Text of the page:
“We have passed the stage where [we] blame anyone at the current moment. We are looking at government to ensure that the 10 000 direct employees at SAA, not only them but even 45 000 of those who are in the borders of the republic [are not negatively impacted],” explains Raphetha.

National Union of Metalworkers of South Africa (Numsa) spokesperson, Phakamile Hlubi-Majola says those responsible for the SAA crisis should be held to account.

“We certainly disagree with the notion that we have passed the stage of blaming. We need to ensure that those who brought us to this disastrous situation are held to account. Government has consistently failed at all levels. They failed SAA; they failed workers first and foremost when they refused to support the turnaround strategy … that still has not happened,” adds Hlubi-Majola.

SAA defends its decision to ground 28 flights
21 January 2020, 1:09 PM

South African Airways (SAA) has defended its decision to cancel some of its local and international flights.

In a statement issued on Tuesday morning, the struggling national carrier says the move is aimed at conserving cash and optimising the airline’s position ahead of further capital injection.

Among flights affected are those linking Johannesburg, Cape Town and Durban and Munich in Germany.

According to the statement, the flights will remain suspended until the 24 of January.

Also read | Unions call for accountability, want the entire SAA board to resign
Numsa together with Sacca have called for the immediate resignation of the entire South African Airways Board.


SAA says it will continue to review flights schedule over the coming days.

It says changes will be communicated with its travel partners and customers at the earliest opportunity.

The cash strapped airline is still awaiting a R2 billion capital injection to avoid liquidation.

Government has promised that it will pay the money to ensure the survival of the airline.

Watch Related video Below:


SAA cancels 28 flights
21 January 2020, 12:29 PM

South African Airways has cancelled 28 local and 10 international flights.

The affected routes are return flights between Johannesburg to Cape Town as well as Johannesburg to Durban between the 20th and the 24th of January.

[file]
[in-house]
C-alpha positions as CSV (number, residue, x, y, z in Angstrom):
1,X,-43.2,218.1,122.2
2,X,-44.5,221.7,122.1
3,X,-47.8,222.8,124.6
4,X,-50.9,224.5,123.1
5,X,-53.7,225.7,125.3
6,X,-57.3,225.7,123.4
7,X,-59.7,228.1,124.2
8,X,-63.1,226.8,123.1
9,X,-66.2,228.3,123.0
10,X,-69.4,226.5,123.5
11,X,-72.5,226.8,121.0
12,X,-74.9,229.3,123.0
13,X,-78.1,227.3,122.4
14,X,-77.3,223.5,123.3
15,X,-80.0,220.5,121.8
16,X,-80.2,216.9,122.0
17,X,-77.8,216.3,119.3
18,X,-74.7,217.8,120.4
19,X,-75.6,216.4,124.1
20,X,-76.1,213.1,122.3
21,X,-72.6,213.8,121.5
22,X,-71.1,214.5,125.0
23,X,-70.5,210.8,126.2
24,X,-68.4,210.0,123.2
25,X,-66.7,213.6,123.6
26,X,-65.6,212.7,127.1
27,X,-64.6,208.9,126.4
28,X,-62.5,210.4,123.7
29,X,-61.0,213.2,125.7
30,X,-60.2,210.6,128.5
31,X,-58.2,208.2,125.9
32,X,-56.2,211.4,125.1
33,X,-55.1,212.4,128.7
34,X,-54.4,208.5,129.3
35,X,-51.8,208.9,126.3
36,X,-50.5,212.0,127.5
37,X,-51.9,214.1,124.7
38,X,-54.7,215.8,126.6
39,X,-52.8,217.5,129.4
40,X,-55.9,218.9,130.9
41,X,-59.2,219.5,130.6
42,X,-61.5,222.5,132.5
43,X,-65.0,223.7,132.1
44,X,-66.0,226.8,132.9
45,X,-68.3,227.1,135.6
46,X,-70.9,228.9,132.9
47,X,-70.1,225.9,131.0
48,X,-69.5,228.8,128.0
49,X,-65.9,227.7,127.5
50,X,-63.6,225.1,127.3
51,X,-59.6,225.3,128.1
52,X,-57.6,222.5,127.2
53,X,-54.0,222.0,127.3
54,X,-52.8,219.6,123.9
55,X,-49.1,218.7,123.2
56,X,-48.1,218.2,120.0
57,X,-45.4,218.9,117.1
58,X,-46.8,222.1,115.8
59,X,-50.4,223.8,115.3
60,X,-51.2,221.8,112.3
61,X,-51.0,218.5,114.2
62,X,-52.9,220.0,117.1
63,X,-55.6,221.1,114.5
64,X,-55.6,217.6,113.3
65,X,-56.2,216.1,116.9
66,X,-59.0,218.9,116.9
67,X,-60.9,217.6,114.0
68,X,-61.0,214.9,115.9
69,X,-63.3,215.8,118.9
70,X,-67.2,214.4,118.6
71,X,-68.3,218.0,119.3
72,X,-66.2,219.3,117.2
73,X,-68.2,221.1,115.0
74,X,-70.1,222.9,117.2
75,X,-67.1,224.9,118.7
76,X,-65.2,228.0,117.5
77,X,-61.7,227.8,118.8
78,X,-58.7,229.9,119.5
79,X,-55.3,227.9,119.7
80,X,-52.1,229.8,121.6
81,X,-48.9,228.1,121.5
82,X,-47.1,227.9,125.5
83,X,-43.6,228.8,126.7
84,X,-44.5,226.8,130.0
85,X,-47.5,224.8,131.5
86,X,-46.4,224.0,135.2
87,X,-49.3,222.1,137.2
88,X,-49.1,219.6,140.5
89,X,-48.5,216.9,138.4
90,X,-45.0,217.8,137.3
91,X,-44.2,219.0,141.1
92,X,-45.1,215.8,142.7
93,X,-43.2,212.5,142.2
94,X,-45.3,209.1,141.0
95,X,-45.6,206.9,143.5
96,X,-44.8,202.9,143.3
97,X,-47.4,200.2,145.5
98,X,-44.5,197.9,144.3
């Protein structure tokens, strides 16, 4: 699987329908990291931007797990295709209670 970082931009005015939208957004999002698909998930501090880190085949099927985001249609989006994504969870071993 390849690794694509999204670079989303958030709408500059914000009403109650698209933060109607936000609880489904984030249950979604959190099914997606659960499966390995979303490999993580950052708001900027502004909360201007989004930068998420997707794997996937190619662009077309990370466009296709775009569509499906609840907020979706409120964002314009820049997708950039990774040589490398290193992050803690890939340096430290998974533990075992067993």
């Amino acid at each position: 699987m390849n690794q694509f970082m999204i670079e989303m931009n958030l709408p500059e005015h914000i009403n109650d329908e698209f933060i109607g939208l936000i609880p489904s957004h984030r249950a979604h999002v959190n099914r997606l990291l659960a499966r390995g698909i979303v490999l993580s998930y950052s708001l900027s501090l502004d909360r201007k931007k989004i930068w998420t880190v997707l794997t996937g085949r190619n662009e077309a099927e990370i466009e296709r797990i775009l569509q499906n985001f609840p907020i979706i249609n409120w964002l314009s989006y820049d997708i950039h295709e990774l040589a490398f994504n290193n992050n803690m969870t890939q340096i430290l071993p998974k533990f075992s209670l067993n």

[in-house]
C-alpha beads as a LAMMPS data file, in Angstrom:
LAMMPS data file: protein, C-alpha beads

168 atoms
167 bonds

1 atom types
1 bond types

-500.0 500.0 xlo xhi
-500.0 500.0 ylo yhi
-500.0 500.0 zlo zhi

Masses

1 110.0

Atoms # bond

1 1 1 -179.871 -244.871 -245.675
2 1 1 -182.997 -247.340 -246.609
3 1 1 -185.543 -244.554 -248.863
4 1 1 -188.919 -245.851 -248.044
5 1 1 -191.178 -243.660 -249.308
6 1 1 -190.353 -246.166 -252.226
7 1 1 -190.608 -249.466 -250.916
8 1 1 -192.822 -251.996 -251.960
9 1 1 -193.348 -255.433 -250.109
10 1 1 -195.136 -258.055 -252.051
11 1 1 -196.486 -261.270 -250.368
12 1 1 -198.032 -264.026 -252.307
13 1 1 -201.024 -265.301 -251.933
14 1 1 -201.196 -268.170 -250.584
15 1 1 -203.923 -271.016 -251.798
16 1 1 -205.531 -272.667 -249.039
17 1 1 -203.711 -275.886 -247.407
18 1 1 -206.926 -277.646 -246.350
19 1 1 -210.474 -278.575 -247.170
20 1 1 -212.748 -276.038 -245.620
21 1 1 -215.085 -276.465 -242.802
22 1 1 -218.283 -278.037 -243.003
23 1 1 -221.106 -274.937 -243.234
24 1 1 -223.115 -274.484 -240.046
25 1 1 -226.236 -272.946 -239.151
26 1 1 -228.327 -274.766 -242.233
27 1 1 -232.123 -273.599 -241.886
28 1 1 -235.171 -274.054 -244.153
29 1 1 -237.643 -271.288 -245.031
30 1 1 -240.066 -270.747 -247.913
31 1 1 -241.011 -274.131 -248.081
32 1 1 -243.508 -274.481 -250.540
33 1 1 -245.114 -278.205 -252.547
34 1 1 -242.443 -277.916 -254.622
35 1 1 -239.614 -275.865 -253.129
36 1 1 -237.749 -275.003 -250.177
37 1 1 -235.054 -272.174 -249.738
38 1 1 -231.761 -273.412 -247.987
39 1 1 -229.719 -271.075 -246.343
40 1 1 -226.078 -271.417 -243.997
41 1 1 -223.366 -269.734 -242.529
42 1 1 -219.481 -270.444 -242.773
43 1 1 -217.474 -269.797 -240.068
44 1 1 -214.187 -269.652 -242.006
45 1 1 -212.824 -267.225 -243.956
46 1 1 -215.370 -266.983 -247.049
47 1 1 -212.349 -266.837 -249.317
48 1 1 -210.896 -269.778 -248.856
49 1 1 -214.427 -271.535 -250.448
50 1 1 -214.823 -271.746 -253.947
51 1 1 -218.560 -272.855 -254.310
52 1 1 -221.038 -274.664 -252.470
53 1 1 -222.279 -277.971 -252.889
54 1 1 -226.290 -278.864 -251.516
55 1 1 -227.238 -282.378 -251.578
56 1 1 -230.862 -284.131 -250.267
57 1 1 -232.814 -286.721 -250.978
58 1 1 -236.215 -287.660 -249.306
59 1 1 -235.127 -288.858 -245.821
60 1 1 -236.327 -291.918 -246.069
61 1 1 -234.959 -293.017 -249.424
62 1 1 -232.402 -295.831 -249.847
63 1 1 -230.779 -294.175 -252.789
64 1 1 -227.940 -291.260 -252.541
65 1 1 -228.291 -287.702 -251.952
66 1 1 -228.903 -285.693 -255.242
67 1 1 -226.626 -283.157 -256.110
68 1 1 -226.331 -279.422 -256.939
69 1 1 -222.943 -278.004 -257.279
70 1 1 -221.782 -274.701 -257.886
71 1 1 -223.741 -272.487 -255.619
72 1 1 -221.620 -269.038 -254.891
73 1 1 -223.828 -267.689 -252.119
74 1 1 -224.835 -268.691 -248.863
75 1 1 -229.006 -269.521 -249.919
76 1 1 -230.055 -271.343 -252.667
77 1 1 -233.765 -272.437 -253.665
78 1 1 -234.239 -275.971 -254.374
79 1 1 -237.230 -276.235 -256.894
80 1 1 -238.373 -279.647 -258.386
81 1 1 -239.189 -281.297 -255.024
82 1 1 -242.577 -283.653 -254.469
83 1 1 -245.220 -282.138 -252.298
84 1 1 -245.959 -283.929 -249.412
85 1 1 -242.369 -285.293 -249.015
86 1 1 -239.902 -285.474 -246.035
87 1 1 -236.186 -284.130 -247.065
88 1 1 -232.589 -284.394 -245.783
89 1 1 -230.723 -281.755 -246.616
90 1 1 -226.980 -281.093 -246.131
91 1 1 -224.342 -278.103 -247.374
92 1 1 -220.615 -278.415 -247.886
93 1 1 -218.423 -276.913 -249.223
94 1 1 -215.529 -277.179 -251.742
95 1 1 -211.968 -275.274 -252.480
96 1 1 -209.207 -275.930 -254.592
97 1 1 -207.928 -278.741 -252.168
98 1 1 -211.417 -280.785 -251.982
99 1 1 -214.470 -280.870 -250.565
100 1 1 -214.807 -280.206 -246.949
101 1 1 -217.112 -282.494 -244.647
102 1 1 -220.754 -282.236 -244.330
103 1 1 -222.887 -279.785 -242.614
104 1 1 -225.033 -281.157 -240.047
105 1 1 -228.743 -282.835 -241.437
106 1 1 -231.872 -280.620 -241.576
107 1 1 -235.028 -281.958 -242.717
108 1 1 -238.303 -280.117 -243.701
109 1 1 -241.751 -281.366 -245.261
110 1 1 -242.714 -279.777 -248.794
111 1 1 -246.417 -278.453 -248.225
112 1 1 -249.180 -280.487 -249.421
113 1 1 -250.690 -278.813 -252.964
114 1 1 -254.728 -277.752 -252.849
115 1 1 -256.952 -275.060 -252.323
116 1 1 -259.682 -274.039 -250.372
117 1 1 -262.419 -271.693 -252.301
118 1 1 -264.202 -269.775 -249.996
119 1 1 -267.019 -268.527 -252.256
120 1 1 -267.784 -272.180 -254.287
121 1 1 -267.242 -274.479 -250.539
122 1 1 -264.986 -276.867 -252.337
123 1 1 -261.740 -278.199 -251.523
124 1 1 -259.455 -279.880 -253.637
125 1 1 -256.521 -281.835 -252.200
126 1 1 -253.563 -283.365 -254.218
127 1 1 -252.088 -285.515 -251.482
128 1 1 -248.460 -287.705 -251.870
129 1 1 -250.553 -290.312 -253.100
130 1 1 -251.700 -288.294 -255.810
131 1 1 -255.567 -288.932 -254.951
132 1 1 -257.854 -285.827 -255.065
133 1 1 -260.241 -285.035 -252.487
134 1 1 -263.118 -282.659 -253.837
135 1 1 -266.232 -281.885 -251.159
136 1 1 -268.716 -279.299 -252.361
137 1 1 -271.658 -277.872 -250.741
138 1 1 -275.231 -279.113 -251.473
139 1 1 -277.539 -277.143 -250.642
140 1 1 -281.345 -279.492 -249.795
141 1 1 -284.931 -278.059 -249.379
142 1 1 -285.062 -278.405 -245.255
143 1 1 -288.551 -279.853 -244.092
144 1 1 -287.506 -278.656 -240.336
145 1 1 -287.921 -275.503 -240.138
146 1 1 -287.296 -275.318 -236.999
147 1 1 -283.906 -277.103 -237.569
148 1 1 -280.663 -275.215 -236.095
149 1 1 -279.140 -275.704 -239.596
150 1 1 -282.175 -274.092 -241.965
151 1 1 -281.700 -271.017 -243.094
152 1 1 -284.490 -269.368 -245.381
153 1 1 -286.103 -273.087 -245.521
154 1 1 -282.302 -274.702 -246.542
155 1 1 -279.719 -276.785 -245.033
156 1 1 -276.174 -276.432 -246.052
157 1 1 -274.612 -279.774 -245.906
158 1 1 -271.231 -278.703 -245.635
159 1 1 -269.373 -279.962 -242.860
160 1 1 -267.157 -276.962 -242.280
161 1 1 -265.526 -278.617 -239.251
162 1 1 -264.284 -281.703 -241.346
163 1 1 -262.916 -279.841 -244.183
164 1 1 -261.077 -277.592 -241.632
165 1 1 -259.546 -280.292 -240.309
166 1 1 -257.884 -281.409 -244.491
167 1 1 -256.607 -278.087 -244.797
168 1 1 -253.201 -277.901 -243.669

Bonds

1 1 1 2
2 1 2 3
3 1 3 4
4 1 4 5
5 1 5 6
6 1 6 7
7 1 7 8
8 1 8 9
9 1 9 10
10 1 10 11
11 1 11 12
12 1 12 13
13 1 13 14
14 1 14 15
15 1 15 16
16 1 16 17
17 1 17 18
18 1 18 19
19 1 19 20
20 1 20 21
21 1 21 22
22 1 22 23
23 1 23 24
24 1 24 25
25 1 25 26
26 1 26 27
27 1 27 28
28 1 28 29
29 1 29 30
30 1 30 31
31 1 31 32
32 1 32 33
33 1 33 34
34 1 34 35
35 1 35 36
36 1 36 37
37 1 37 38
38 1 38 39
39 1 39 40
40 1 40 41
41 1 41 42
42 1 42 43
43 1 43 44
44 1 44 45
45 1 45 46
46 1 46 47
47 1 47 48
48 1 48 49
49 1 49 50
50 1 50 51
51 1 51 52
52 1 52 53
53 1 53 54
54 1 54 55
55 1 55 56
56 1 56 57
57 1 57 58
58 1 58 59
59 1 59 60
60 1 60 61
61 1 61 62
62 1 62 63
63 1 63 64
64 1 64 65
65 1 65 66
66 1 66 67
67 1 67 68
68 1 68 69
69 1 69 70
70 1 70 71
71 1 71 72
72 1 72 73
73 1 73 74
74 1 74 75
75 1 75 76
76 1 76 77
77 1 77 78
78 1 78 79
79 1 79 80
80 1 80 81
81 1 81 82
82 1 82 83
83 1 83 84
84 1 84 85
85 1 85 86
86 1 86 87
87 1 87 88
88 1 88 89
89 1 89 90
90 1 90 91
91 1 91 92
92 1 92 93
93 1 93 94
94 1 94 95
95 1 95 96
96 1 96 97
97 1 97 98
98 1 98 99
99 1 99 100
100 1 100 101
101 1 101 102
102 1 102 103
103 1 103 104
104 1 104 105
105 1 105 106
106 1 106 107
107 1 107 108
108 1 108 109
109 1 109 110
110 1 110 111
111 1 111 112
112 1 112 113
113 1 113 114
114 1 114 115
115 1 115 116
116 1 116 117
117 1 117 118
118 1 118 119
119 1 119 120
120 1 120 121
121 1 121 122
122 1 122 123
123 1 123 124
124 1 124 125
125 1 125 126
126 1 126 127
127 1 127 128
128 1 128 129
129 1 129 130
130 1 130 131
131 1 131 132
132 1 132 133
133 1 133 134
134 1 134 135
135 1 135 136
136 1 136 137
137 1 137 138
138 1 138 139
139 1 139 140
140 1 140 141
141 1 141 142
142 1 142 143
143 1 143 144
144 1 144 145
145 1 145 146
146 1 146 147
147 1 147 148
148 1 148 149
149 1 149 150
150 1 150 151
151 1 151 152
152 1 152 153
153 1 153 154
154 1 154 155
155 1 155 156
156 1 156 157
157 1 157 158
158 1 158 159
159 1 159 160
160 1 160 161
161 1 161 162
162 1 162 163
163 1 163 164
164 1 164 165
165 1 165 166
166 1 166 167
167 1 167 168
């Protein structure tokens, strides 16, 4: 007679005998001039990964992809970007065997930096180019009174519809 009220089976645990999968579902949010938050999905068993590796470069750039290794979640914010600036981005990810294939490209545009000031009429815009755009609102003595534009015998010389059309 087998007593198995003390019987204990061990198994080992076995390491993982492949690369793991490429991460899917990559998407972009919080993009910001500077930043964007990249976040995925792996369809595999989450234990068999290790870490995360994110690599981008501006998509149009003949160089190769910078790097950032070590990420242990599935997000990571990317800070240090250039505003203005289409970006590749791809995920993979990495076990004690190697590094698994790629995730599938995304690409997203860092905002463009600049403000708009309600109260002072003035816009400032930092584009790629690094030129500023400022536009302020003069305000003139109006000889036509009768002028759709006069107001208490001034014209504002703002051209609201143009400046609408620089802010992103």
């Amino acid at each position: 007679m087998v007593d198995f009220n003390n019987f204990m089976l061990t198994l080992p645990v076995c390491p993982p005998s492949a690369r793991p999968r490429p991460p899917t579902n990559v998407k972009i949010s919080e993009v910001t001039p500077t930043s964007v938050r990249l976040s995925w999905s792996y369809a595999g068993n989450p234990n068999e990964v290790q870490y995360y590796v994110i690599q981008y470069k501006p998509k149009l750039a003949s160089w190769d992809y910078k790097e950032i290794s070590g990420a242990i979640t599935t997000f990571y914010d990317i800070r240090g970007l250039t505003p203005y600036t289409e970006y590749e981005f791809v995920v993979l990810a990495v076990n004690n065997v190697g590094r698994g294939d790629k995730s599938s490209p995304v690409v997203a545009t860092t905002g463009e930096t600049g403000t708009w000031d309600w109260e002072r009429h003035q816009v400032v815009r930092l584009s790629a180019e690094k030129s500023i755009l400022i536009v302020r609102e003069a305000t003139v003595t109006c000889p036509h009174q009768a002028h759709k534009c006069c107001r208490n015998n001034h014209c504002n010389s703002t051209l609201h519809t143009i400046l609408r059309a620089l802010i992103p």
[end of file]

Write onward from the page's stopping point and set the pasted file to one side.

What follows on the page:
The cash-strapped SOE was placed under business rescue in December, requiring R4 billion to kick start the process, led by practitioner Les Matuson.

The national carrier says these cancellations represent a responsible strategy to conserve cash.

It says it will re-accommodate passengers on its services between Johannesburg and Frankfurt.

Locally, SAA says it is working with its sister airline Mango to re-accommodate passengers to minimise disruption.

The company says this is in line with its policy of reviewing flights and consolidating services with low demand.

SAHRC, Mpianzi family to visit Brits lodge
21 January 2020, 11:38 AM

The South African Human Rights Commission and the family of Enoch Mpianzi, will on Tuesday go to the lodge in Brits where their son drowned.

The Mpianzi’s family has threatened to sue both Parktown Boys’ High School and the Gauteng Department of Education.

The Human Rights Commission says it will provide legal assistance because such an intervention is needed due to a number of parties that are allegedly implicated in Mpianzi’s death.

The 13-year-old learner drowned during a school orientation camp last week.

SAHRC Gauteng provincial manager, Buang Jones, says the family has requested a full probe into their son’s death.

“The family believes there may be more to the story. That is why we have asserted in very strong terms that we will pressure other role players. These are not limited to the lodge and the individual educators who were in charge of this camp. We will be going with the family to Brits today and the family would want to ensure that those who are responsible are criminally prosecuted,” explains Jones.